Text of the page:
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Wtwilkes

Swing-weight match or MOI match?

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Just curious what is more important?

Does anybody have a preference?

Should you match each club, driver to putter with either method?

Should woods be different from irons, and irons from wedges?

 

Thoughts!

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I personally like my swing weights to be heavier on my wedges(D6) Irons(D5-4) and woods (D4-3) I like to know where my club head is in my swing especially in my scoring clubs. I've found out through trial and err that I actually make better swings and strike the ball better when I stick to these weights, they seem to work well with my tempo and timing. I would go to a reputable fitter and ask to swing clubs with different swing weights to get an idea of what feels right for you, they should be able to help you find what feels the best. I don't believe there is one specific answer of what's better golf equipment and feel is so subjective from one person to another.

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There are many schools of thought on which system is the best, but as with anything else golf related - opinions vary.

What doesn't vary however are several key factors. The most obvious is each club is different. Likewise, it's pretty useless to have your putter matched to your driver as they are rarely used in the same manner.

Irons are a different proposal though - there is an advantage to matching them for a very important reason. That being distance control. It therefore follows that if the feel can be matched to swing each iron the same, then the distance control provided by the loft will be much easier.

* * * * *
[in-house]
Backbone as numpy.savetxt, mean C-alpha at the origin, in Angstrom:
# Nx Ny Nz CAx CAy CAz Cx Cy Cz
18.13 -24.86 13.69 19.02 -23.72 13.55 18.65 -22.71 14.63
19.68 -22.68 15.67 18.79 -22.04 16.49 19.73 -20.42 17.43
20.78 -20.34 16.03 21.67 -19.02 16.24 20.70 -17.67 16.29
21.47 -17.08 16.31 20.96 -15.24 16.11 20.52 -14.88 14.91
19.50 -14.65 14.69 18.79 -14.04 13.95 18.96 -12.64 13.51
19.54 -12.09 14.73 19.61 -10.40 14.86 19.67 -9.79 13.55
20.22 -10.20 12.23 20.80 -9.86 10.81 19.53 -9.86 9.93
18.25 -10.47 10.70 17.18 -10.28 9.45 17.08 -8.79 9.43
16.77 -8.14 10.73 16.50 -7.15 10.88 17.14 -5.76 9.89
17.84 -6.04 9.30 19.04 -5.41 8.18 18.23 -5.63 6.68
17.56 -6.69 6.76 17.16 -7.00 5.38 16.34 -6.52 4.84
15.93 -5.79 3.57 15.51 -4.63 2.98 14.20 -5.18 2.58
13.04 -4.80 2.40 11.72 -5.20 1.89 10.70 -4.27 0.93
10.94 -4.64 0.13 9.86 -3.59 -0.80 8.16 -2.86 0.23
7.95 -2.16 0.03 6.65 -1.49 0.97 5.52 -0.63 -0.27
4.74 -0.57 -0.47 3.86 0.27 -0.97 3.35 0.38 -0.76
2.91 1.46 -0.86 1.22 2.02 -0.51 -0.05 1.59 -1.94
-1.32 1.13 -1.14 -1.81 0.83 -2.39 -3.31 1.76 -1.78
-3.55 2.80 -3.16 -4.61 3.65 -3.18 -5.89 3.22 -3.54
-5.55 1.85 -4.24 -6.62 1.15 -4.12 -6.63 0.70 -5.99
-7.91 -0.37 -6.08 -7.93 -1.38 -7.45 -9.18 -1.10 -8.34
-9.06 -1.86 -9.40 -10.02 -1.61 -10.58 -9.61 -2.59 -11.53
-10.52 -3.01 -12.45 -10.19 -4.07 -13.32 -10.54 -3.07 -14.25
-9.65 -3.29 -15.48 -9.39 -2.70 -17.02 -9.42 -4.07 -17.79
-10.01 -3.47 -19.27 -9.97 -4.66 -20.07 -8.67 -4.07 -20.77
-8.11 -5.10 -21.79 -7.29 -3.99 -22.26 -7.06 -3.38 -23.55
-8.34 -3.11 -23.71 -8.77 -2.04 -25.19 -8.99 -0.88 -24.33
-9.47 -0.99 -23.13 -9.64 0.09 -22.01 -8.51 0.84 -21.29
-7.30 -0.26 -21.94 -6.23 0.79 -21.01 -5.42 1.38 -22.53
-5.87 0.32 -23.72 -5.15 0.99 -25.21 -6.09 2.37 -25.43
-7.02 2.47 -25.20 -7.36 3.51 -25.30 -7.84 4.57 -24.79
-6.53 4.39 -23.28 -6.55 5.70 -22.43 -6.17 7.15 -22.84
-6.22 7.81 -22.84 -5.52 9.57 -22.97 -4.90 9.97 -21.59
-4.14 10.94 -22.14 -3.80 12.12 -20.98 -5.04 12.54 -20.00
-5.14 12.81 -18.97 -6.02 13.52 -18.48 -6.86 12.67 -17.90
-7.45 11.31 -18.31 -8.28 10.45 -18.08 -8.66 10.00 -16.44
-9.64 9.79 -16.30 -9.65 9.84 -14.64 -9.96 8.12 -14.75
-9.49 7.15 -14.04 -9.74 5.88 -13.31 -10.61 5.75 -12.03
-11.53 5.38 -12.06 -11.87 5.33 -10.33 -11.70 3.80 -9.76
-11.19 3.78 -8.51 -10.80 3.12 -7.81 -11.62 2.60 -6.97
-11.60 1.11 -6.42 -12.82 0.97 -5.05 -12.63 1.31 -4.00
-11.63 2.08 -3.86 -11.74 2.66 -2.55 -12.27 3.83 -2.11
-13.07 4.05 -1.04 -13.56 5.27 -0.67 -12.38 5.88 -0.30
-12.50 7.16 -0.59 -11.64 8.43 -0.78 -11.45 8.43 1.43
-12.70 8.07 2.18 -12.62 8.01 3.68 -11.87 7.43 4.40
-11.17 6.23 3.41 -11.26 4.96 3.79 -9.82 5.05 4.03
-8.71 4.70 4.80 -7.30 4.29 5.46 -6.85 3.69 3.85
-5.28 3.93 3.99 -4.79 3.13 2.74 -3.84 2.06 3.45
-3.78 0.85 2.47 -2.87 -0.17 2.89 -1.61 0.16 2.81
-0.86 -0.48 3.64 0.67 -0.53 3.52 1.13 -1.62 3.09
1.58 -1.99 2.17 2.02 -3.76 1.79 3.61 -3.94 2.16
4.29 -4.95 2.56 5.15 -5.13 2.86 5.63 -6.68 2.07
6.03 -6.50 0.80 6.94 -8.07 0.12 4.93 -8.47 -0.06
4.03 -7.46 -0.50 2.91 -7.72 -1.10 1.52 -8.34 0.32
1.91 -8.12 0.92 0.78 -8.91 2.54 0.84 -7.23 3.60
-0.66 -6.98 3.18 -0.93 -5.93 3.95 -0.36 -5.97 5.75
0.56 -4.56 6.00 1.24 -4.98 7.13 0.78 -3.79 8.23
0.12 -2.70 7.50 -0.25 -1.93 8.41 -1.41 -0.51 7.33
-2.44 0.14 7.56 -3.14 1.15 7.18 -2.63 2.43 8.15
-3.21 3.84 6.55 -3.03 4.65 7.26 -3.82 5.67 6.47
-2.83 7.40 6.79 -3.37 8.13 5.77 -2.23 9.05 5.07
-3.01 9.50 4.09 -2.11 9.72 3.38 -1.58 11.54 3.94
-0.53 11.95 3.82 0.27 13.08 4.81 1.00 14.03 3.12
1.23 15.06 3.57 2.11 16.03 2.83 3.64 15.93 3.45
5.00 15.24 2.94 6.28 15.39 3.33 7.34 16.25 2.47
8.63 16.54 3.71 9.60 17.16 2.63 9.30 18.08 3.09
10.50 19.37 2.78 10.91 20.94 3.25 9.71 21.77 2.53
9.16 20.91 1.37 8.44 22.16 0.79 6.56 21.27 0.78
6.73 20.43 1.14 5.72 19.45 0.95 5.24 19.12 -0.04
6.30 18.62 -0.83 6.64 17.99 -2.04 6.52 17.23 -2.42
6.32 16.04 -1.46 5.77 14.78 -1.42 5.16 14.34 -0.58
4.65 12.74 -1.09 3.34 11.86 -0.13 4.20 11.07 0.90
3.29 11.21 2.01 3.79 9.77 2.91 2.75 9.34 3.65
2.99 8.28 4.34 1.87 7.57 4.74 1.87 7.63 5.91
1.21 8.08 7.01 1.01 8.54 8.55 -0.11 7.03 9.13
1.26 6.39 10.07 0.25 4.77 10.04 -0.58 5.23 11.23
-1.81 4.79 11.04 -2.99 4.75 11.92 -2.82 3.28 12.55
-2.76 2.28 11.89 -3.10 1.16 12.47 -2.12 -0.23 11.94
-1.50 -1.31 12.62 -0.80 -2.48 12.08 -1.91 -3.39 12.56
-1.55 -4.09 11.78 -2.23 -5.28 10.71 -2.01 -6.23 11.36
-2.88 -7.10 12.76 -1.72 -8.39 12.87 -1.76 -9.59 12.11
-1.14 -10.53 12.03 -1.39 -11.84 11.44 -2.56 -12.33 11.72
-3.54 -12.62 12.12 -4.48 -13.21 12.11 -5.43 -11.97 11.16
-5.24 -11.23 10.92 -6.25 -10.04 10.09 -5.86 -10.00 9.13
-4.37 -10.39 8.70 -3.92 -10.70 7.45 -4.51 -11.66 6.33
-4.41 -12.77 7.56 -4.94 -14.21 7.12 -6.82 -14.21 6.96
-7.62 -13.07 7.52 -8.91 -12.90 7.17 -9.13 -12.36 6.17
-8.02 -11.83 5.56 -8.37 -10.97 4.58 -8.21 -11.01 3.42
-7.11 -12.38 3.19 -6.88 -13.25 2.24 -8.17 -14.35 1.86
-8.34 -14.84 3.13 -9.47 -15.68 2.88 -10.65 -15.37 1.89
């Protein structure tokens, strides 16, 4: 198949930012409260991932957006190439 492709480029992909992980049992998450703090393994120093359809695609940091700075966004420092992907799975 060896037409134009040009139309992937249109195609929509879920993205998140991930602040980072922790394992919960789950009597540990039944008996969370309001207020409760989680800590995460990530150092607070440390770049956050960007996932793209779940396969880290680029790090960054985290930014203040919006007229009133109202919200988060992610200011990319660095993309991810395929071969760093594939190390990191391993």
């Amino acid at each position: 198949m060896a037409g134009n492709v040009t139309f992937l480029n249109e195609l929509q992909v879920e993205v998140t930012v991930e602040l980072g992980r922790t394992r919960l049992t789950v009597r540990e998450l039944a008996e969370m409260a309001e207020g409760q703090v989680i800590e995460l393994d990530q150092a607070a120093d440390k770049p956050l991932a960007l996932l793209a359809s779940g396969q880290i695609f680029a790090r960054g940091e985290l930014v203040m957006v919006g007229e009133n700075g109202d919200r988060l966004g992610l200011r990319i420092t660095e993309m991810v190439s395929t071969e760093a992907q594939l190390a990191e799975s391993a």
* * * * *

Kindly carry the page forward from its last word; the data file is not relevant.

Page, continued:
This can be achieved by swing weighting or MOI matching - it's all down to preference, with some they like each iron to be specific in feel (swing weighting helps in this regard) while others like each iron to feel the same (MOI matching) when swung. 

For wedges, it's a slightly different option. This is because wedges are used for partial and delicate shots as well as full shots, so the swinging feel can be somewhat different to irons, not least because wedges are made of more head material yet are shorter than relative irons usually.

Woods are different again. The materials used to make them are usually a lot different to irons and are often used to achieve maximum (driver especially) distance rather that the specific distance provided by irons. It is therefore beneficially to have a weight that is comfortable to swing flat out, or at a level that gives the best shot dispersion for example.

Needles to say there are no hard and fast rules to what makes the best set, only that it is best to use whatever is the most comfortable. What is important to remember though is that swing weighting is a static measurement only - and how you translate that to your preference is entirely personal. MOI is a system to get the swinging feel of the club the same from club to club, but can run into problems with flex, launch and spin characteristics with some sets. 

In either case, getting fitted correctly is always your best option.

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